Rocky Barker: The Endangered Species Act survives, but not all species will

Idaho StatesmanDecember 30, 2013 

Male sage grouse drum on their mating grounds in southeast Oregon in 2007.


CORRECTION: Jim McClure was in the Senate, not the House, at the time the Endangered Species Act passed.

Aldo Leopold’s seed of wisdom grew into the law that has become the foundation of ecosystem protection for 40 years.

President Richard Nixon signed the Endangered Species Act into law Dec. 28, 1973. It put into U.S. statutes what Leopold’s classic 1940s essay, “Round River,” called for — saving all the parts of the natural world.

“To keep every cog and wheel is the first precaution of intelligent tinkering,” Leopold wrote.

The law remains widely supported today, protecting more than 2,100 plants and animals in the U.S. and around the world. It has brought back from the brink of extinction the likes of the bald eagle and the peregrine falcon, due to its restrictions and its support of private conservation efforts by groups like Boise’s Peregrine Fund.

But its limitations on development and private property rights have made it a target for many who wonder whether biodiversity deserves the priority that the law gives it.

Today, nearly every side acknowledges that Leopold’s lofty goal is no longer possible, if it ever was. Rapid climate change, caused by greenhouse gases in the atmosphere from the burning of fossil fuels, is expected to send 20 to 40 percent of all of Earth’s species into extinction in the next century.

The last time the law was reauthorized was in 1982. Congress has been unable to find common ground on how to reform or update the law that has become one of the most polarizing in the nation. That has meant changes are made piecemeal, through court decisions, settlements and rule changes often written in the middle of dramatic economic conflicts. Here in Idaho, for instance, Congress voted to delist the wolf in 2011 after a bitter court battle.

The legal fight over how to protect 12 stocks of salmon and steelhead in the Pacific Northwest has gone on for more than 20 years, with some improvement for the wild stocks, but no recovery. Idaho and nine other Western states are struggling with the Bureau of Land Management to come up with plans that will keep sage grouse off the endangered species list by the 2015 deadline set by U.S. District Judge B. Lynn Winmill of Boise.

Congress passed the law four decades ago by a wide majority. Idaho conservative Republican Sen. Jim McClure told me years later he never would have voted for the Endangered Species Act had he known how it would be used.

Lawmakers in 1973 created the clearest, most unequivocal environmental law ever written. In other laws, federal agencies are required to provide protection “where practicable.” It was those two words that had prevented the Endangered Species Act of 1966 from stopping the decline of eagles, whales and whooping cranes.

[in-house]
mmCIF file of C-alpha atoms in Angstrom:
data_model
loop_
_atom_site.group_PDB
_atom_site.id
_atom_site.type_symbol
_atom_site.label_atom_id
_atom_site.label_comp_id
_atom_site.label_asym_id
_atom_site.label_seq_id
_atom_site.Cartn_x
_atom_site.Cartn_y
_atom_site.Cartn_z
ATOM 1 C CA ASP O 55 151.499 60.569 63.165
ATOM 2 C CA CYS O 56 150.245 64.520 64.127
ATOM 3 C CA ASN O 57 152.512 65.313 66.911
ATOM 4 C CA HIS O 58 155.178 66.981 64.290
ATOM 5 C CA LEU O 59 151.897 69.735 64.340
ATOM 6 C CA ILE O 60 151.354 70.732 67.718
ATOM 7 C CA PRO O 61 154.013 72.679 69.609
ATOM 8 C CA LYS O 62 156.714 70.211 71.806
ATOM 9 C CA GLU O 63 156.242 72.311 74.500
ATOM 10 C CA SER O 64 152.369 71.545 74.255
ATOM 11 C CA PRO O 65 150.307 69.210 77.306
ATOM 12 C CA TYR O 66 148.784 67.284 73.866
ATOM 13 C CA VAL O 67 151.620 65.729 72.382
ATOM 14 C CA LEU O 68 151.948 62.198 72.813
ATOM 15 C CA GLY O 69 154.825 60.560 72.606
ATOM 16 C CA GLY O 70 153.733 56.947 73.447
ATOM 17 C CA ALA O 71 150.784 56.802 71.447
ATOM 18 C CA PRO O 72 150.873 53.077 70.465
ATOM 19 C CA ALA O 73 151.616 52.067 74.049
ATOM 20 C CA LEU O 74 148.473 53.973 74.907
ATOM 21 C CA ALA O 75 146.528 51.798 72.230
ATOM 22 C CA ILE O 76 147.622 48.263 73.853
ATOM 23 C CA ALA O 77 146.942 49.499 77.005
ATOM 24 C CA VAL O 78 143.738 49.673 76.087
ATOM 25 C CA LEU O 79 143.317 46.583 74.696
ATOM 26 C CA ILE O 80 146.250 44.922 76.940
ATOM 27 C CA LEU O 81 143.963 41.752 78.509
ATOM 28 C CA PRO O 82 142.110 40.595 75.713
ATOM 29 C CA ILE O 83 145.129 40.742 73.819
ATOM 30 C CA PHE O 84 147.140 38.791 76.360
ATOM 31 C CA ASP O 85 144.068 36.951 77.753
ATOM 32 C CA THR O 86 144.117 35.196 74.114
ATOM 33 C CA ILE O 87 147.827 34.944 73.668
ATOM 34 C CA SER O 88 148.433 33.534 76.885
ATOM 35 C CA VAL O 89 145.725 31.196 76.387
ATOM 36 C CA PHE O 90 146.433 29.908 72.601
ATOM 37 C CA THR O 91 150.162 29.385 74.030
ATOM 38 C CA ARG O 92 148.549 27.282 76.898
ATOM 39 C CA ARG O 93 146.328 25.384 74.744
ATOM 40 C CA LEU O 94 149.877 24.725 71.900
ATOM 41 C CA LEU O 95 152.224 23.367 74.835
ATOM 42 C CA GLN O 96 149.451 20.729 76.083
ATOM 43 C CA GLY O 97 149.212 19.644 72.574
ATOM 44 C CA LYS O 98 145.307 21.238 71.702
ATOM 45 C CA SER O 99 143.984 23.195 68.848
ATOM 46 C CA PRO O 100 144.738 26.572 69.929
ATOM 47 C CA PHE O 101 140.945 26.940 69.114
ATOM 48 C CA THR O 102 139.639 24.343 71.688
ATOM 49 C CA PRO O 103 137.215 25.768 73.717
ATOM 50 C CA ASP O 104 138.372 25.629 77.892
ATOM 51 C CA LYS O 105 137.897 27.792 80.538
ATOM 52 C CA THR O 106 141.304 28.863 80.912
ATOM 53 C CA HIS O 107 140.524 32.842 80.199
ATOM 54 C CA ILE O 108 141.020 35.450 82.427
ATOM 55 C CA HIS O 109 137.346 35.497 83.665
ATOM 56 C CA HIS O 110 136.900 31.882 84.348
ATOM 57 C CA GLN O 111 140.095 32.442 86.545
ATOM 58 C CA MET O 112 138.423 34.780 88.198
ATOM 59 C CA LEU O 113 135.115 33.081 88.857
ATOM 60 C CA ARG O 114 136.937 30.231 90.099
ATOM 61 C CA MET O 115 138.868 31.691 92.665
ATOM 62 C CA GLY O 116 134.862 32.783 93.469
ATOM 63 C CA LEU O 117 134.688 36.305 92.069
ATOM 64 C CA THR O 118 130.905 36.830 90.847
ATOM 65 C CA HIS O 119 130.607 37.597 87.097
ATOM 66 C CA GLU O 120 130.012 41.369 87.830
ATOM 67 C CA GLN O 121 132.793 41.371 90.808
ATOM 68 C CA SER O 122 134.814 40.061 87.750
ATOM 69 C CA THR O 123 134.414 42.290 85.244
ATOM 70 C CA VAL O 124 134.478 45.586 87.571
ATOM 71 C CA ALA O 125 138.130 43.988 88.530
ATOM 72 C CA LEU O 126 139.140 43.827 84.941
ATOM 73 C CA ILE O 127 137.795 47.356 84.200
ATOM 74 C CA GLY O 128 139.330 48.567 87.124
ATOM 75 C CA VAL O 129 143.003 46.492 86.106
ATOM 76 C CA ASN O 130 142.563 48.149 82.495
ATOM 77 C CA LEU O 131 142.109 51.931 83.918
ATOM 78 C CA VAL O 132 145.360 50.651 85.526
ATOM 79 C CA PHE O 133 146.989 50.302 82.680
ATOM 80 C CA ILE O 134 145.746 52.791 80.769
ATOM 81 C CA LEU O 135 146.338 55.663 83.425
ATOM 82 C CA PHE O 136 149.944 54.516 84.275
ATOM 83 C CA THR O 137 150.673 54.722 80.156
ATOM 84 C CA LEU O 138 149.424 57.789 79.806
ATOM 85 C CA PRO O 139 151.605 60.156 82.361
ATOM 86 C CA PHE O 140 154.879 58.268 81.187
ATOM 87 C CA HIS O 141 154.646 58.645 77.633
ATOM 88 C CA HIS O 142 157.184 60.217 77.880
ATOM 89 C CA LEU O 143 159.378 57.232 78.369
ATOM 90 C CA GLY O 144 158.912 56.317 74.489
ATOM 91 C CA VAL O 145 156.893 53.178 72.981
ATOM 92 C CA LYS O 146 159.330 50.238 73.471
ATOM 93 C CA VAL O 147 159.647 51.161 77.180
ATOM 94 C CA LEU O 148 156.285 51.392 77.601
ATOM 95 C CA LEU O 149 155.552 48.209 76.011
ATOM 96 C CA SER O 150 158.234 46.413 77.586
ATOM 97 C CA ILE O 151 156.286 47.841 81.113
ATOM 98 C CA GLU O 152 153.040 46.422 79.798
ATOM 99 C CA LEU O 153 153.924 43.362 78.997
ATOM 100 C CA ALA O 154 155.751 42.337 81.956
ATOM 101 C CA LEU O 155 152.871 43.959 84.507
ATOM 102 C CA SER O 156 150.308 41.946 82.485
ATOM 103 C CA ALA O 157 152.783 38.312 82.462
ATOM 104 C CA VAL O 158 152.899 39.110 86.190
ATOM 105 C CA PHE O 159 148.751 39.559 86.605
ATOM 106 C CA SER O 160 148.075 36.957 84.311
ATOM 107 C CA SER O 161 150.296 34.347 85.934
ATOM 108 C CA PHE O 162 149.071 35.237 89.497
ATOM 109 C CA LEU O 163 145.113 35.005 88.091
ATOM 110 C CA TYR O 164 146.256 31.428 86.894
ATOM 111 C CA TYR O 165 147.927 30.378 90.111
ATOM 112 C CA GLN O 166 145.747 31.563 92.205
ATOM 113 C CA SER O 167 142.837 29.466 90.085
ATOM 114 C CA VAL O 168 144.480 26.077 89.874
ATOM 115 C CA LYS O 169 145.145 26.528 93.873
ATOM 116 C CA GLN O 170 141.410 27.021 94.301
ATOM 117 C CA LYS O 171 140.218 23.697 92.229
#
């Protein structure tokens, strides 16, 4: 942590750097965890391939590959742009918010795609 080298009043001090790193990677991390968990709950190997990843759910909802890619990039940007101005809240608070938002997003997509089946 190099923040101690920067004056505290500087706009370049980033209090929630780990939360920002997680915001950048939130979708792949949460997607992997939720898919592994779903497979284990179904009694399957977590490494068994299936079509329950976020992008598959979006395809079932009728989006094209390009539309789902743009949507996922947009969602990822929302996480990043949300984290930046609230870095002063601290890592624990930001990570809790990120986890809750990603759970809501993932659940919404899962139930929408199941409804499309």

Four men made sure “where practicable” was purged from the final version of the 1973 law. They were Interior Undersecretary E.U. Curtis “Buff” Bohlen; House Merchant Marine and Fisheries Committee counsel Frank M. Potter Jr.; Lee M. Talbot, a senior scientist at the Council on Environmental Quality; and Earl Basinger, a U.S. Fish and Wildlife Service biologist.

Their work made protecting endangered species the highest legal priority of government. The law handed the U.S. Fish and Wildlife Service and the National Marine Fisheries Service (now NOAA Fisheries) ultimate veto power over all other federal agencies and other activities funded or regulated by the federal government.

“It was only some time after its passage that people realized its implications," Bohlen is quoted saying in “Noah's Choice,” by Charles Mann and Mark Plummer. “We certainly didn’t advertise it. Why should we have? It was not our intent to ring alarm bells.”

But the four were not trying to mislead anyone, Talbot told me in 1995.

“It wasn’t a matter of skulking around in the back hall putting in words that nobody read, but rather to openly strengthen it to the maximum,” Talbot said.

The one minor exception was initiated in 1976, after the Supreme Court ruled that Tellico Dam on the Tennessee River had to be halted to protect the snail darter, a small fish. Congress established an exemption process, under which species protection could be waived by the Endangered Species Committee, frequently called the “God Squad.”

The God Squad has not chosen to act, when faced with making Noah’s choice. But the reality of climate change means society is going to be forced to make those choices, either by default or on purpose.

Rocky Barker: 377-6484

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